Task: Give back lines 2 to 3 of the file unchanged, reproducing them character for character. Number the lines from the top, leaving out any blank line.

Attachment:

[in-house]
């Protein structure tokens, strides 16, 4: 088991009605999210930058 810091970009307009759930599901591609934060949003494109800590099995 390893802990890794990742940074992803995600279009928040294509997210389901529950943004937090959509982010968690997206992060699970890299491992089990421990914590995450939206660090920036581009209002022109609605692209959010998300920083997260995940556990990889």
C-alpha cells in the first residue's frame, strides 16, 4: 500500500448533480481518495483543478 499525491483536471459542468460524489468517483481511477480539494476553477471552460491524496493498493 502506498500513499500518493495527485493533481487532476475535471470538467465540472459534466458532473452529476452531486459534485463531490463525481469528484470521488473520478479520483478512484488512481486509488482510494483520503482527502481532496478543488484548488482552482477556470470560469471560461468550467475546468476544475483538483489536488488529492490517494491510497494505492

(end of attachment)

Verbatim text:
């Protein structure tokens, strides 16, 4: 088991009605999210930058 810091970009307009759930599901591609934060949003494109800590099995 390893802990890794990742940074992803995600279009928040294509997210389901529950943004937090959509982010968690997206992060699970890299491992089990421990914590995450939206660090920036581009209002022109609605692209959010998300920083997260995940556990990889």
C-alpha cells in the first residue's frame, strides 16, 4: 500500500448533480481518495483543478 499525491483536471459542468460524489468517483481511477480539494476553477471552460491524496493498493 502506498500513499500518493495527485493533481487532476475535471470538467465540472459534466458532473452529476452531486459534485463531490463525481469528484470521488473520478479520483478512484488512481486509488482510494483520503482527502481532496478543488484548488482552482477556470470560469471560461468550467475546468476544475483538483489536488488529492490517494491510497494505492